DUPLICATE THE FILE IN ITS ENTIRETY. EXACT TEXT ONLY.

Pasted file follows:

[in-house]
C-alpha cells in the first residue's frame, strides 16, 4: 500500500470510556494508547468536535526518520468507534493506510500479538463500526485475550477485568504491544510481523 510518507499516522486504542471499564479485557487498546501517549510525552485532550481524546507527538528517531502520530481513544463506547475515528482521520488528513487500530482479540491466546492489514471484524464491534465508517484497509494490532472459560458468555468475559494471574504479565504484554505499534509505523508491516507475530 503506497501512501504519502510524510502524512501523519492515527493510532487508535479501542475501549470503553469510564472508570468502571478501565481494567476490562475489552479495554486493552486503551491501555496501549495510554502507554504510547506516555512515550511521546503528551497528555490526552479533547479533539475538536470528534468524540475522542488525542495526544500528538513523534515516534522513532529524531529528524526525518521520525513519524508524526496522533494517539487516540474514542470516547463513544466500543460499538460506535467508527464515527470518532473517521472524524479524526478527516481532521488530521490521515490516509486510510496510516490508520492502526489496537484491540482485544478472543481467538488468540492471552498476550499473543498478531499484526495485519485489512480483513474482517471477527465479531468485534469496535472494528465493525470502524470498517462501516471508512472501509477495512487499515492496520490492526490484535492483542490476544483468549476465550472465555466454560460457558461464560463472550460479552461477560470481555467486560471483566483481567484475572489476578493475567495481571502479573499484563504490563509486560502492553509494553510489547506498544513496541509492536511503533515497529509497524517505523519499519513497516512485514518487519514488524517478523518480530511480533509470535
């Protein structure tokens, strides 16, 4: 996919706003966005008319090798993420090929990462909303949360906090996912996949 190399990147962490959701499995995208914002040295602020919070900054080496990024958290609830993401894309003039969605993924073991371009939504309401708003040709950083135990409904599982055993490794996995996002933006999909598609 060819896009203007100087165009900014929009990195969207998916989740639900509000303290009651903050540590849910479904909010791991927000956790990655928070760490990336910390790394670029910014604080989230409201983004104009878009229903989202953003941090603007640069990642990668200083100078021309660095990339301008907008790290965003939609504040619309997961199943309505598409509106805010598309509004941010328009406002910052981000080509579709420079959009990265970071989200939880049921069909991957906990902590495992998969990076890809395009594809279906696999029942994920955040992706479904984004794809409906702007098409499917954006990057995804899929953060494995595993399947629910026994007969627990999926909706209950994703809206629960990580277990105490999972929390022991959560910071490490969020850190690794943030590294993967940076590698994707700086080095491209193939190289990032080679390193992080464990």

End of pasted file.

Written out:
[in-house]
C-alpha cells in the first residue's frame, strides 16, 4: 500500500470510556494508547468536535526518520468507534493506510500479538463500526485475550477485568504491544510481523 510518507499516522486504542471499564479485557487498546501517549510525552485532550481524546507527538528517531502520530481513544463506547475515528482521520488528513487500530482479540491466546492489514471484524464491534465508517484497509494490532472459560458468555468475559494471574504479565504484554505499534509505523508491516507475530 503506497501512501504519502510524510502524512501523519492515527493510532487508535479501542475501549470503553469510564472508570468502571478501565481494567476490562475489552479495554486493552486503551491501555496501549495510554502507554504510547506516555512515550511521546503528551497528555490526552479533547479533539475538536470528534468524540475522542488525542495526544500528538513523534515516534522513532529524531529528524526525518521520525513519524508524526496522533494517539487516540474514542470516547463513544466500543460499538460506535467508527464515527470518532473517521472524524479524526478527516481532521488530521490521515490516509486510510496510516490508520492502526489496537484491540482485544478472543481467538488468540492471552498476550499473543498478531499484526495485519485489512480483513474482517471477527465479531468485534469496535472494528465493525470502524470498517462501516471508512472501509477495512487499515492496520490492526490484535492483542490476544483468549476465550472465555466454560460457558461464560463472550460479552461477560470481555467486560471483566483481567484475572489476578493475567495481571502479573499484563504490563509486560502492553509494553510489547506498544513496541509492536511503533515497529509497524517505523519499519513497516512485514518487519514488524517478523518480530511480533509470535
């Protein structure tokens, strides 16, 4: 996919706003966005008319090798993420090929990462909303949360906090996912996949 190399990147962490959701499995995208914002040295602020919070900054080496990024958290609830993401894309003039969605993924073991371009939504309401708003040709950083135990409904599982055993490794996995996002933006999909598609 060819896009203007100087165009900014929009990195969207998916989740639900509000303290009651903050540590849910479904909010791991927000956790990655928070760490990336910390790394670029910014604080989230409201983004104009878009229903989202953003941090603007640069990642990668200083100078021309660095990339301008907008790290965003939609504040619309997961199943309505598409509106805010598309509004941010328009406002910052981000080509579709420079959009990265970071989200939880049921069909991957906990902590495992998969990076890809395009594809279906696999029942994920955040992706479904984004794809409906702007098409499917954006990057995804899929953060494995595993399947629910026994007969627990999926909706209950994703809206629960990580277990105490999972929390022991959560910071490490969020850190690794943030590294993967940076590698994707700086080095491209193939190289990032080679390193992080464990």